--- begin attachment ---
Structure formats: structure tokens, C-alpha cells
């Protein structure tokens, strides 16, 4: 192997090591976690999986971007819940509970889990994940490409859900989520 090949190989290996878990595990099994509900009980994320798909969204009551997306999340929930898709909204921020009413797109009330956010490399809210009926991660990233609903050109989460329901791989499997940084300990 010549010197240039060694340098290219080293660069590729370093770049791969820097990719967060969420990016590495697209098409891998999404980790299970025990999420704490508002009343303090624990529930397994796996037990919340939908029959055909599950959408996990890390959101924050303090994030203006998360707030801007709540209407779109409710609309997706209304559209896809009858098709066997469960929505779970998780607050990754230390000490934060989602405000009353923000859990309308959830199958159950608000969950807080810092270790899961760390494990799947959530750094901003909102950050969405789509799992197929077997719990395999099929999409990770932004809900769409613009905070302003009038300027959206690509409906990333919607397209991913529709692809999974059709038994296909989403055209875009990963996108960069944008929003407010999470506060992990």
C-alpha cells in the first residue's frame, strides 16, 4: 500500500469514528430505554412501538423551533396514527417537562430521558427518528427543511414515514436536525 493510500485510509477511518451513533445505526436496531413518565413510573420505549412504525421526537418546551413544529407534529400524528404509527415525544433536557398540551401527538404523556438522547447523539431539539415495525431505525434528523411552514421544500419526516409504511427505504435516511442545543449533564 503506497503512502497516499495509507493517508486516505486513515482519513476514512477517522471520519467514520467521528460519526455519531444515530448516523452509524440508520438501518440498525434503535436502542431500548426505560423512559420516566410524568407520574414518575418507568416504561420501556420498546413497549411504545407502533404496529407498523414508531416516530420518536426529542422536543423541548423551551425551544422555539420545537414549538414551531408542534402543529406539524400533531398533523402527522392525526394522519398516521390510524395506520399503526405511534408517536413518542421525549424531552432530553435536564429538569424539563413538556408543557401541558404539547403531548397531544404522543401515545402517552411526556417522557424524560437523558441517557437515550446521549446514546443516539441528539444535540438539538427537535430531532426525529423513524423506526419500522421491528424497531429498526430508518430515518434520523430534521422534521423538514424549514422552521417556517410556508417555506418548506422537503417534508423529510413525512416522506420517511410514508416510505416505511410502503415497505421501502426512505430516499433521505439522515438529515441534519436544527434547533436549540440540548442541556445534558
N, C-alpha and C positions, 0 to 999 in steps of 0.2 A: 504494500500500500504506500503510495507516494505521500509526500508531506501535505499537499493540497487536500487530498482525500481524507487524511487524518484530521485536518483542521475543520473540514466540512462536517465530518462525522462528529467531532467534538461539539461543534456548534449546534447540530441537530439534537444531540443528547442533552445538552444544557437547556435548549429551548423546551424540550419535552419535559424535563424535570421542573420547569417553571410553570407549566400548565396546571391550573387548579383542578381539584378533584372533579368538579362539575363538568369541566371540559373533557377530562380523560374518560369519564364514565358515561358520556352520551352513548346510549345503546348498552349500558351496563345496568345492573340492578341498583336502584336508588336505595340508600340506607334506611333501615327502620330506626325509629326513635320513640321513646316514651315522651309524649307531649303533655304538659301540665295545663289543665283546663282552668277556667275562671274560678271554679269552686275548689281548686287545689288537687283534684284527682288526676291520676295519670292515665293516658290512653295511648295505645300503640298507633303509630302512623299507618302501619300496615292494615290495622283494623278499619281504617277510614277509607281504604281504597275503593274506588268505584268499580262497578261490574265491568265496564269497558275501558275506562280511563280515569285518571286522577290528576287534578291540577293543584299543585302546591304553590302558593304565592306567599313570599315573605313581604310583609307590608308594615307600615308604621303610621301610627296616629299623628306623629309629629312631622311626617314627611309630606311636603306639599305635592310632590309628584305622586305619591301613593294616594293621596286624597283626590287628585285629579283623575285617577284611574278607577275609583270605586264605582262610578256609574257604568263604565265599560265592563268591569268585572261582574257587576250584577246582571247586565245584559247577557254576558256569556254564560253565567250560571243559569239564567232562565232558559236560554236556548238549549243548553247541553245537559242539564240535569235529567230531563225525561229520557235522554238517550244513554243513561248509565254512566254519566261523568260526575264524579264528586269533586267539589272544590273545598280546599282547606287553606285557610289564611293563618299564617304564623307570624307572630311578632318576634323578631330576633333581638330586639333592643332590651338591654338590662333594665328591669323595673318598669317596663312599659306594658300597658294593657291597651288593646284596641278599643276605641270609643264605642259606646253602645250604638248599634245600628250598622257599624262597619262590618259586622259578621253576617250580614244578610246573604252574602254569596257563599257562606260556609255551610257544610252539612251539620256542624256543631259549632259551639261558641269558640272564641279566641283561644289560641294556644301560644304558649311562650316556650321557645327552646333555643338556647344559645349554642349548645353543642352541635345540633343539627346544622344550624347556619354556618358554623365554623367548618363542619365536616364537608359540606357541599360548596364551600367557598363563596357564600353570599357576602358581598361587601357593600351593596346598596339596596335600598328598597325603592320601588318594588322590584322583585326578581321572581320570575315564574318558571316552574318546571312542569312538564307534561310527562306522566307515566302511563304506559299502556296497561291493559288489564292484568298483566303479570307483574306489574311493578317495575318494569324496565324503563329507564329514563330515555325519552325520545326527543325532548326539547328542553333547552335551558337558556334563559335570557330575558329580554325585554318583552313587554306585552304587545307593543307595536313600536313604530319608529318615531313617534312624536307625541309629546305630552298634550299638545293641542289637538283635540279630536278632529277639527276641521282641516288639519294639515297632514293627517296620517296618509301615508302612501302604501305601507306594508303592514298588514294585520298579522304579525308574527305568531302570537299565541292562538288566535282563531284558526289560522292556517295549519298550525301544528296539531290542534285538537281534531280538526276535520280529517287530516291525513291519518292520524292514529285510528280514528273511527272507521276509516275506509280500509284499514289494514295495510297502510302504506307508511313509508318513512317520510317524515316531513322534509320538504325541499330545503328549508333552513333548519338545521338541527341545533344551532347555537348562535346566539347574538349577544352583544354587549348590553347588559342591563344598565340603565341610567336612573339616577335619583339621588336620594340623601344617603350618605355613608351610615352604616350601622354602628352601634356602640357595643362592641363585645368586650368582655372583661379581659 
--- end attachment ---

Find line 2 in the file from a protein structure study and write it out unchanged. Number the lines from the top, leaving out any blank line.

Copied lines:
């Protein structure tokens, strides 16, 4: 192997090591976690999986971007819940509970889990994940490409859900989520 090949190989290996878990595990099994509900009980994320798909969204009551997306999340929930898709909204921020009413797109009330956010490399809210009926991660990233609903050109989460329901791989499997940084300990 010549010197240039060694340098290219080293660069590729370093770049791969820097990719967060969420990016590495697209098409891998999404980790299970025990999420704490508002009343303090624990529930397994796996037990919340939908029959055909599950959408996990890390959101924050303090994030203006998360707030801007709540209407779109409710609309997706209304559209896809009858098709066997469960929505779970998780607050990754230390000490934060989602405000009353923000859990309308959830199958159950608000969950807080810092270790899961760390494990799947959530750094901003909102950050969405789509799992197929077997719990395999099929999409990770932004809900769409613009905070302003009038300027959206690509409906990333919607397209991913529709692809999974059709038994296909989403055209875009990963996108960069944008929003407010999470506060992990």